While working with Ashoka to scale transformational change, I recently met a most remarkable man with a most remarkable insight. Allan Savory is associated with environmental land management; his most remarkable insight is to integrate a physical science observation with a governance one. In 2003, he was awarded the Banksia International Award for extraordinary contributions to improving our environment on a global level.
Allan was born in Zimbabwe when it was still named Rhodesia and part of the British Empire. He has been a game ranger, biologist/researcher, soldier, farmer, rancher, politician and international consultant working on four continents; he is President and Co-Founder of The Savory Institute.
Allan’s physical science observation is about the critical role of “large herbivores” (cattle, sheep, elk, elephants, bison, etc.) in the health of grasslands, rangelands and savannas of the world. Rather than being the cause of degradation, they are critical to maintaining and improving the quality of land. Their hooves break up the soil, their excrement fertilizes, and their grazing spurs new growth. Allan’s particular physical science insight is about the massing, movement and timing of herbivores on a particular piece of land. Through proper management even the most devastated land can be revitalized to support many more herbivores than traditional management practice.
Holistic Management: Physical and Social
However, his genius is realizing that this is a necessary, but not sufficient, insight to produce the paradigm shift he refers to as “holistic management”. You also need change in decision-making processes, for which he has developed a “holistic framework” that he compares to a traditional or “core framework”. He explains that:
“Conscious, as opposed to instinctive, decisions by humans (at all levels from household to government or international policies) are made toward the achievement of an objective. The only tools with which to manage the environment at large considered in any government’s (or development agency’s) policies or projects fall under the categories of technology, fire or rest (of the environment). And all actions to achieve the objective are based on one or more of many factors, such as past experience, expert opinion, research results, public opinion, cost, compromise, expediency, cultural beliefs, intuition, peer pressure, fear, propaganda, cost, cash flow, profitability, and so on.”
This core framework is good in simple and complicated issues, such as application and development of hard technologies – as he points out, with everything humans “make” from buildings, computers, genetic engineering to space exploration vehicles. However, the core framework is counter-productive with complex issues – everything humans “manage” – agriculture, desertification, economies, species, environment – where there are significant unknowns and uncertainties that require an on-going strategy for learning and exploration. These are sometimes called soft social systems or natural systems.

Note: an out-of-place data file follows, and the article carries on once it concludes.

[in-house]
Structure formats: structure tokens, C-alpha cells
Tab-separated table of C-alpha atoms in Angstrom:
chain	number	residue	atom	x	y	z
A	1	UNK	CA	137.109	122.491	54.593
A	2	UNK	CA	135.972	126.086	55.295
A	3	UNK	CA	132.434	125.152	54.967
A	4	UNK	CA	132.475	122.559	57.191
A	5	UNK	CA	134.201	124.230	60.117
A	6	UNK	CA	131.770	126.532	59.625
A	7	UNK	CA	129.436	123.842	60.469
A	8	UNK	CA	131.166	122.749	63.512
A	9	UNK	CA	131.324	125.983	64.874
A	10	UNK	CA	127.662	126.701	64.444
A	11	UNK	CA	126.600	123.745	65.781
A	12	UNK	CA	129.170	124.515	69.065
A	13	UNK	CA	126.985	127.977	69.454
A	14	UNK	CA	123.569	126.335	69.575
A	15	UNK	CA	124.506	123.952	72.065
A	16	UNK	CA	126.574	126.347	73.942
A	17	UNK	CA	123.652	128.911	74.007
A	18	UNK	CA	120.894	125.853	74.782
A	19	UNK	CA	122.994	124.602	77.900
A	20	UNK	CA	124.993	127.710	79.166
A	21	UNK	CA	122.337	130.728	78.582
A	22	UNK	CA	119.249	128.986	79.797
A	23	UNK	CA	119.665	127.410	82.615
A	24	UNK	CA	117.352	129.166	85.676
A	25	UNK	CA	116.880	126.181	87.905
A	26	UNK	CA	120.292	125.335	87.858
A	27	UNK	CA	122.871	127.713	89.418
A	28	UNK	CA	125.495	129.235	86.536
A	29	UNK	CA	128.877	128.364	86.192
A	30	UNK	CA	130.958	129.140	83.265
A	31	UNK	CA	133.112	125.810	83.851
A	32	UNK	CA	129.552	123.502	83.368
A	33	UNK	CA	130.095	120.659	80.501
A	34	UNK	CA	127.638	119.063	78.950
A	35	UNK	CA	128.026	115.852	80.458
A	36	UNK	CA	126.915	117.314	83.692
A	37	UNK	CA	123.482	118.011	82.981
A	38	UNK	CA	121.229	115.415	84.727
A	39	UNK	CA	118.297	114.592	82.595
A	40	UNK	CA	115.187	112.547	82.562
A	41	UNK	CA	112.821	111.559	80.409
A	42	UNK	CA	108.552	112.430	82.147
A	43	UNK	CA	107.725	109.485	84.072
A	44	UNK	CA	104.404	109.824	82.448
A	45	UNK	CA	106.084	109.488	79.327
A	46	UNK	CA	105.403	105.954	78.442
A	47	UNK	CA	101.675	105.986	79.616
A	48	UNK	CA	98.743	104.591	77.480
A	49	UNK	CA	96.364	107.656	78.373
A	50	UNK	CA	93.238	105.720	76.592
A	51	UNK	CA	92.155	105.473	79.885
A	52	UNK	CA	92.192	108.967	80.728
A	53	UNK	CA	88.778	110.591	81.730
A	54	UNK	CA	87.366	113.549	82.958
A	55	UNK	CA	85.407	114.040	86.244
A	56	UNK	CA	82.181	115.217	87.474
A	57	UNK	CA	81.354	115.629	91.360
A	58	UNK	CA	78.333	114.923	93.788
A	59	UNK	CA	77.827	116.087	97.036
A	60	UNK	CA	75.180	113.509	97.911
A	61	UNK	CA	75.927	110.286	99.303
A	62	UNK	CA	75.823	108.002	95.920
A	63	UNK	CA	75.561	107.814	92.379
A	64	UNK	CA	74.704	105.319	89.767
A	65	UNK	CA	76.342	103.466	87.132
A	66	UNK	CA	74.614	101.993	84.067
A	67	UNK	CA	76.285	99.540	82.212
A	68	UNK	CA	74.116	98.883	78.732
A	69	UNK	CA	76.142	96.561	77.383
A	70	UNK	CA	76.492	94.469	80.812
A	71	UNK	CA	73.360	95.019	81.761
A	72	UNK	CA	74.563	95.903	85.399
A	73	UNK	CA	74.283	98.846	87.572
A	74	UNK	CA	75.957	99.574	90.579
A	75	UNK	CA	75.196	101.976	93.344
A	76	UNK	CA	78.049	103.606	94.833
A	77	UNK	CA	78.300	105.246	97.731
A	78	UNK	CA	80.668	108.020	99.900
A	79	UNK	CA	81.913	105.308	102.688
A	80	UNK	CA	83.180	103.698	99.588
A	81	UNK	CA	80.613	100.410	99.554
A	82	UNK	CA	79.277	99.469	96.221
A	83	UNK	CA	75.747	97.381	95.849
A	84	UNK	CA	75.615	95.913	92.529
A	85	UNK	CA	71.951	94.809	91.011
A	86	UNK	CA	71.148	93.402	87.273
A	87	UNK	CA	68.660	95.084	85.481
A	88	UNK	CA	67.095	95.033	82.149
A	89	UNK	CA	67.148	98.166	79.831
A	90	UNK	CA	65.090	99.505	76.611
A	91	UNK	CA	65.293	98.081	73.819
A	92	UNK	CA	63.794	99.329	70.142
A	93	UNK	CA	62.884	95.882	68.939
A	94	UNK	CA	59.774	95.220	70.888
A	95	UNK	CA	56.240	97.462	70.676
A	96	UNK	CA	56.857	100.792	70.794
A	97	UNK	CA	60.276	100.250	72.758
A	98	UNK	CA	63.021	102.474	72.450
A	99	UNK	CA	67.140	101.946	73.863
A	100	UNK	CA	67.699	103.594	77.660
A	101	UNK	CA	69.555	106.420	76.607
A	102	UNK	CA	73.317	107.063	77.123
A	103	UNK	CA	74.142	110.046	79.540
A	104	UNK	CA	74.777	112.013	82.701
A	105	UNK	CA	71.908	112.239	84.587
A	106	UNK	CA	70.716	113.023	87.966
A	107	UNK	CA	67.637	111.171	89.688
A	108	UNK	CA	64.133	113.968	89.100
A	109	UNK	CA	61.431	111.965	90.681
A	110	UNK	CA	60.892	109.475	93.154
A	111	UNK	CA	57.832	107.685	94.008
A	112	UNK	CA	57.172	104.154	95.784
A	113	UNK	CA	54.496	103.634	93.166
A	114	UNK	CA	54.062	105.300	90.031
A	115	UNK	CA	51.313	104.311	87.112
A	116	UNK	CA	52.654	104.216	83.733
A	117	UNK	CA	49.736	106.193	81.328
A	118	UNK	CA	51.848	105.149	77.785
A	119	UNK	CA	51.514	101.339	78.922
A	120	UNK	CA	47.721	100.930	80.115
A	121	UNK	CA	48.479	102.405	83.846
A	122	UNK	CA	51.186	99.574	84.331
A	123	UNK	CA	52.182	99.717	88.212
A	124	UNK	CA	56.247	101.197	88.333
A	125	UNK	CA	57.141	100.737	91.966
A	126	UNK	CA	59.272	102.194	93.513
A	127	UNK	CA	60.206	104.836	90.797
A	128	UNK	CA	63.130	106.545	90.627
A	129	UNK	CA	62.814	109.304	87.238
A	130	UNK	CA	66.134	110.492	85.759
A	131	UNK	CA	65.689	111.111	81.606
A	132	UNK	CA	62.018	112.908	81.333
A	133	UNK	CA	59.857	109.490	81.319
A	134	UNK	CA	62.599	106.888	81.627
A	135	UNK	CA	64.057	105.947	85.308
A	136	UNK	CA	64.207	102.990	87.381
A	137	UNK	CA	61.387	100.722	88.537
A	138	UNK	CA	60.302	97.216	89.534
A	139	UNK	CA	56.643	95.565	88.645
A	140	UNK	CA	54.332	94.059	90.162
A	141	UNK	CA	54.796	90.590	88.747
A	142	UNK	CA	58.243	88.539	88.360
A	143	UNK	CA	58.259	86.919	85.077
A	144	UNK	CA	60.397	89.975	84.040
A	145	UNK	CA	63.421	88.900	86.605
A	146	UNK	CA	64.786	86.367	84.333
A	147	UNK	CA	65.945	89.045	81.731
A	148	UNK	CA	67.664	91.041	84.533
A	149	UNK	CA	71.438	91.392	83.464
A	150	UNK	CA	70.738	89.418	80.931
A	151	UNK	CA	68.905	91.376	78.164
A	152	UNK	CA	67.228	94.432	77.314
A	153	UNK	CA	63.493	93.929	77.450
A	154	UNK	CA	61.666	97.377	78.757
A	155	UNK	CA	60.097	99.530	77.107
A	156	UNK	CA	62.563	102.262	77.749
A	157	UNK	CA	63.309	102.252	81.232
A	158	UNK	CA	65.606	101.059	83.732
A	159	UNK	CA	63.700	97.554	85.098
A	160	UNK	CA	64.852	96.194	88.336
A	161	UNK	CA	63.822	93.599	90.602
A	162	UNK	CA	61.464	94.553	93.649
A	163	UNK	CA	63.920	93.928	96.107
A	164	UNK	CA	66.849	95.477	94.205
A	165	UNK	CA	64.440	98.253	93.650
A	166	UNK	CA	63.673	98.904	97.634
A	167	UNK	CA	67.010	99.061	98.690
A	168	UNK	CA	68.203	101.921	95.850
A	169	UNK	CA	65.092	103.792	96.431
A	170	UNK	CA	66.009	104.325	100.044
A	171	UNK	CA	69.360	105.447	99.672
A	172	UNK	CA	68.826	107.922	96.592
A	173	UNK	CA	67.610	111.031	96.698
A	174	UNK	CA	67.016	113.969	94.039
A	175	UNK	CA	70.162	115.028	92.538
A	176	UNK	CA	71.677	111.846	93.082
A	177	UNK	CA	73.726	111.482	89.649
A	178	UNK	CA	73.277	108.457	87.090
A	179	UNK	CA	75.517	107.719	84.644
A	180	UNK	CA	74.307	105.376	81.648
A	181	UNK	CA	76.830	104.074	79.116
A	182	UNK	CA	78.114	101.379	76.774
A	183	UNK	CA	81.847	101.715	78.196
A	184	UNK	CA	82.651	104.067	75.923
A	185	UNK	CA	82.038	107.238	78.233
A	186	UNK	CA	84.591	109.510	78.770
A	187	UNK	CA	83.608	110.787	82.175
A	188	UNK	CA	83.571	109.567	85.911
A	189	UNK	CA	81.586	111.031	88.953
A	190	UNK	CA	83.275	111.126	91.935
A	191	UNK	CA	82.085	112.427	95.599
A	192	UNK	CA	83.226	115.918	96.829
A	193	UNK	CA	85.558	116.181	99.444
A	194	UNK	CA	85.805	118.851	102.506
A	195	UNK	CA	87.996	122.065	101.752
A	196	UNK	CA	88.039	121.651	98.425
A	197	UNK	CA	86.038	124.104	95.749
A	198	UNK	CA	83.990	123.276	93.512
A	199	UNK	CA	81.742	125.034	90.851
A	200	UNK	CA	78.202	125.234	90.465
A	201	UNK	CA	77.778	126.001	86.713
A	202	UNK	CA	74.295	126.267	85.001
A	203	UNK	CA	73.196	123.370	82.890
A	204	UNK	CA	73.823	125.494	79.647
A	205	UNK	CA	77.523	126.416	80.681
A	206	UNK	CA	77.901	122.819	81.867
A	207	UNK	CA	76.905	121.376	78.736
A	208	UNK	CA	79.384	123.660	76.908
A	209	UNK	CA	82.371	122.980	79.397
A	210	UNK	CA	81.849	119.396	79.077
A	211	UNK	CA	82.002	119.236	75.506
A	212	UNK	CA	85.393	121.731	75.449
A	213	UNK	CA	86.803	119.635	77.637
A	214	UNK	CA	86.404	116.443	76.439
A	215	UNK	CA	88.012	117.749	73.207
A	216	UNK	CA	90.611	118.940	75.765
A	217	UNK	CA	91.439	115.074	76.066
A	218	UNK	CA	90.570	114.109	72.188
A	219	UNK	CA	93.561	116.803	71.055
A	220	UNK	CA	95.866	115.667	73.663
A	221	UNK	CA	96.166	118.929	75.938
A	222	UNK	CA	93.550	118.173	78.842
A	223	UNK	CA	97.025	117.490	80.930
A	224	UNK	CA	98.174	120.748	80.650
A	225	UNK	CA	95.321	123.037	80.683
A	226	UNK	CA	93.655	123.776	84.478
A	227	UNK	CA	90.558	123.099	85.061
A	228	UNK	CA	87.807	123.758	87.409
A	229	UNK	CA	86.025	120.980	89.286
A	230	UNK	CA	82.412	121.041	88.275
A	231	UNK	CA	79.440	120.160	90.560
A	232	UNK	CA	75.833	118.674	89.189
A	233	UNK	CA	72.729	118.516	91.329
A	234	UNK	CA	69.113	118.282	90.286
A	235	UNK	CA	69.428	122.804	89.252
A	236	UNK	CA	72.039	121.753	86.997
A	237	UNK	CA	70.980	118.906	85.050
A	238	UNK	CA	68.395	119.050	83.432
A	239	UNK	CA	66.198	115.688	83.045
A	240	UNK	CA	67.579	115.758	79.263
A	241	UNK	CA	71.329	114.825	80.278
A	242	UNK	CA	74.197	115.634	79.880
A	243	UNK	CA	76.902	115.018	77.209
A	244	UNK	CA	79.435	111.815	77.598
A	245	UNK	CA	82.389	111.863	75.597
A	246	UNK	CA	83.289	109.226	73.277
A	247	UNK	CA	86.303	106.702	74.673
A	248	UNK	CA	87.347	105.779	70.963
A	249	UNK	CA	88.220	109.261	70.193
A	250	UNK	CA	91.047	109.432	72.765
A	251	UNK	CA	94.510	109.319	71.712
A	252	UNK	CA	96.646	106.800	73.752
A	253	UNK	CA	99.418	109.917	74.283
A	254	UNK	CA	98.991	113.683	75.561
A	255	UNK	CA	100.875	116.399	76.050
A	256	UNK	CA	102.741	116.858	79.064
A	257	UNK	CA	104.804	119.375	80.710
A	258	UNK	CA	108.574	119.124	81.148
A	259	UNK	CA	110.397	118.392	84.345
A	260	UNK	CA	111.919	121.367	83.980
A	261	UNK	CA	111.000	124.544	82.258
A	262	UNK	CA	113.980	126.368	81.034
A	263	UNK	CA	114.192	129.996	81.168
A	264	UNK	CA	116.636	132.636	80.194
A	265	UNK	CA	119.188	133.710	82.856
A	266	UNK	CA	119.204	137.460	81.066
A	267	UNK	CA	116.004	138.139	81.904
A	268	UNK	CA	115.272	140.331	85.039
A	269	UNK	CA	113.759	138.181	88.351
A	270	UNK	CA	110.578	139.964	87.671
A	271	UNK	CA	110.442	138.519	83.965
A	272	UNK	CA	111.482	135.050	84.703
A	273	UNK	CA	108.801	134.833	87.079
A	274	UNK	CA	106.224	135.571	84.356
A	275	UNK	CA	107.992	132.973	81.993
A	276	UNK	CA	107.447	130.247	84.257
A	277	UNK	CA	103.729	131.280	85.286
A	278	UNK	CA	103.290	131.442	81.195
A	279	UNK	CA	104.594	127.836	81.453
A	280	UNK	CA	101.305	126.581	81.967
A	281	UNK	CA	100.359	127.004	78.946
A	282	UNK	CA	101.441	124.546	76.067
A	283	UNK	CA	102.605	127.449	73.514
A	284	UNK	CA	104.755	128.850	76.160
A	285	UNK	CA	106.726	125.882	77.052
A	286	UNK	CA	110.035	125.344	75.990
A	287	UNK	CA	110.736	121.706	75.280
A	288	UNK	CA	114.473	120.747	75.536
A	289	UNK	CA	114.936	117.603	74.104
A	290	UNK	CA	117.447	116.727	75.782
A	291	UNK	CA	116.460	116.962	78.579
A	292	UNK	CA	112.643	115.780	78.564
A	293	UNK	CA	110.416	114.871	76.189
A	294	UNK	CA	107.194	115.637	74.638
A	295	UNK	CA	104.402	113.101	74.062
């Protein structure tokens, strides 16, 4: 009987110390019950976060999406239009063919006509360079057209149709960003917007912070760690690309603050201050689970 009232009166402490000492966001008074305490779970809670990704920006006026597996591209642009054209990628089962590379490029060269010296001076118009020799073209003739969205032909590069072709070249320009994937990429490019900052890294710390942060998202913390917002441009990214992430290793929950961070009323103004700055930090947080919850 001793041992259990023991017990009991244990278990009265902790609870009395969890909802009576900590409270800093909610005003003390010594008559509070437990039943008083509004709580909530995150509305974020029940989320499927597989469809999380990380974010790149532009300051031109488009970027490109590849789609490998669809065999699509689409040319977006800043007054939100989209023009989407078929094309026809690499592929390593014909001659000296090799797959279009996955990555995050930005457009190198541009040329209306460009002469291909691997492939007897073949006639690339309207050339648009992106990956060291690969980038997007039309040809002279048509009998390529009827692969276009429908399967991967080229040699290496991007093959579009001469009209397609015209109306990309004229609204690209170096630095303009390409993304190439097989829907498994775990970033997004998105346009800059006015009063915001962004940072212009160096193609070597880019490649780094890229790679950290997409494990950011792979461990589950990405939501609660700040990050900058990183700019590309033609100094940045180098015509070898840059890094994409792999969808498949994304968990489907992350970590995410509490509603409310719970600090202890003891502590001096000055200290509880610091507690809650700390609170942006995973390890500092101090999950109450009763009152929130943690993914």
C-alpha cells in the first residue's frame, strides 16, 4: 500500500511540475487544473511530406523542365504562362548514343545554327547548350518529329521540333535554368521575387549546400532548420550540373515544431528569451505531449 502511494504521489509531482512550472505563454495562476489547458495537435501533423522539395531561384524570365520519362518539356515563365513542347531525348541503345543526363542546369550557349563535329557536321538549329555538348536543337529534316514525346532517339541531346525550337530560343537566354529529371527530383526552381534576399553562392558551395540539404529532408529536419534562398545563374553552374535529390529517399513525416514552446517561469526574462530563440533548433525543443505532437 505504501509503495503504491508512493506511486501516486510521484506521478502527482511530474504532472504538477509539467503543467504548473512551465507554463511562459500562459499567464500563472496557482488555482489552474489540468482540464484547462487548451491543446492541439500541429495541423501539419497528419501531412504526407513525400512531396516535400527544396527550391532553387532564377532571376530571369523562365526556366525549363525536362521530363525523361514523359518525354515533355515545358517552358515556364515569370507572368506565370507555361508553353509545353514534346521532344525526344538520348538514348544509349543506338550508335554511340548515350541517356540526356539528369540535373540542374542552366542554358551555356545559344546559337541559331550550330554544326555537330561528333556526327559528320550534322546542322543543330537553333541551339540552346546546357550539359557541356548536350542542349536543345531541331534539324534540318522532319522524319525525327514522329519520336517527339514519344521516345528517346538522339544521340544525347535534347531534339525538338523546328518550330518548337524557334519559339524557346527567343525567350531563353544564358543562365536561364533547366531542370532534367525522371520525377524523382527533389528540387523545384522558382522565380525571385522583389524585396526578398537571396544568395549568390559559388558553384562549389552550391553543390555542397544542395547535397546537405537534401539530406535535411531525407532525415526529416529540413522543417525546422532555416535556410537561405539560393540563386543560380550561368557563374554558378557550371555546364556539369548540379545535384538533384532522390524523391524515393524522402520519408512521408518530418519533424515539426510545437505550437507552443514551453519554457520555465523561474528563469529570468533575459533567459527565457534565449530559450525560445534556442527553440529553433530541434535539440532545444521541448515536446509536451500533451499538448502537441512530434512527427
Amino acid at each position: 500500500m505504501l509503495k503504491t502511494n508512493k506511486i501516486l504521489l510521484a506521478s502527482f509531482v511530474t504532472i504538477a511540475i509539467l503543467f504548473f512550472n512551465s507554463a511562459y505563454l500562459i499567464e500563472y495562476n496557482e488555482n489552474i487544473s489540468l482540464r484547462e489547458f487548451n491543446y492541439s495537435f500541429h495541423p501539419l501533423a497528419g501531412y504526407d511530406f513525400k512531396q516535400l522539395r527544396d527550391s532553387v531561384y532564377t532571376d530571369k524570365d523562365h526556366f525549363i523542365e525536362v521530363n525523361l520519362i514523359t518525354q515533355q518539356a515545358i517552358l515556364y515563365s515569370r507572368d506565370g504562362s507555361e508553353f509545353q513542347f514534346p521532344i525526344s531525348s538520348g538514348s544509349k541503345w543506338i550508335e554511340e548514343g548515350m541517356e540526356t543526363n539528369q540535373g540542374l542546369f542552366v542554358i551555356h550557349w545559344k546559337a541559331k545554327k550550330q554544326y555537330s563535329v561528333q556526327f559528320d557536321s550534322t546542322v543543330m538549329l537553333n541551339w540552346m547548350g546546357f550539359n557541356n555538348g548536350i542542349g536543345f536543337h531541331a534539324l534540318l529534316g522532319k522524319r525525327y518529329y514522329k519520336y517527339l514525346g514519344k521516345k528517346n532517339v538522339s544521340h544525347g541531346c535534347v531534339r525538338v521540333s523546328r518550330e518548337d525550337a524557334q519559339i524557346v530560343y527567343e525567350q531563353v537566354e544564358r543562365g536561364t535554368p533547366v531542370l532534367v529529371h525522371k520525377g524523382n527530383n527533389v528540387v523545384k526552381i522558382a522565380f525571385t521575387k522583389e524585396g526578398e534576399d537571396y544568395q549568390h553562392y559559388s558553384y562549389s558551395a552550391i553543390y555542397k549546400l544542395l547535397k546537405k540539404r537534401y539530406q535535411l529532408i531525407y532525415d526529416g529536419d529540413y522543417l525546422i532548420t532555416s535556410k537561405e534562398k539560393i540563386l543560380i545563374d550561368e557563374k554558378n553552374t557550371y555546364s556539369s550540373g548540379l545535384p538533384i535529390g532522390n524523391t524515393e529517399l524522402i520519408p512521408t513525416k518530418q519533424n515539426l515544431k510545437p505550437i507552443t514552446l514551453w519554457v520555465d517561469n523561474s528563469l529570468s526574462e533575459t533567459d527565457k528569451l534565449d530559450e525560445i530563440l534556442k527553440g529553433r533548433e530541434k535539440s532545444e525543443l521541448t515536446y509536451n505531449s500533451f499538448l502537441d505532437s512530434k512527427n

Allan points out that complex issues cannot be addressed by objectives and goals or through them visions or missions. That is because these are emergent in complex situations, and defining them in advance denies their complexity. With a complex issue, without a holistic context you cannot address the social, environmental and economic aspects of a situation simultaneously, and both short.
Applied to desertification, Allan’s holistic framework enhances the core one with three main additions:
This is further described for Holistic Management: A New Framework for Decision Making. I don’t agree with it all. For example, he includes seven “testing questions”; I don’t agree answering them thoughtfully will “take minutes rather than hours”, particularly when participatory collective analysis take significant time. I was surprised to see a system thinker like Allan refer to the “root cause of the problem”, but then saw his description of a “mesh of factors”. There seems to be some contradictory qualities here. Nevertheless, it is a useful framework and I much appreciate his assertion of the importance of on-going testing. Allan comments that:
“I actually enjoy using the holistic framework in so many situations – it helped me decide to give away valuable land and so retain all I valued in life during Zimbabwe’s tragic land grab (while family and friends told me how foolish I was), it enabled me to refuse to support people in my village when all were signing a petition protesting a new bridge across the Rio Grande that would destroy the culture of our village, it enabled me recently to show our staff the folly of grading the roads on our Zimbabwe property rather to use pick and shovel – for social, economic and environmental reasons (where everyone would have graded). And as you know we are reversing desertification perhaps the oldest problem faced by city-based civilizations using the framework.”
Some tests take time in some situations, but once those are done – like gross profit analysis of a possible enterprise for example, or structured diagnosis of a natural resource problem – the rest of the testing is very rapid deliberately. In the textbook I use a picture of Lincoln’s face to make the importance of this point. Look at it for hours and one cannot make out what it is – squint your eyes and you see Lincoln. Take hours over each testing question and you see nothing – rush through them fast not making a decision and you get a “feel” and the final decision is “how do you feel?” A little training and people do it very quickly and well.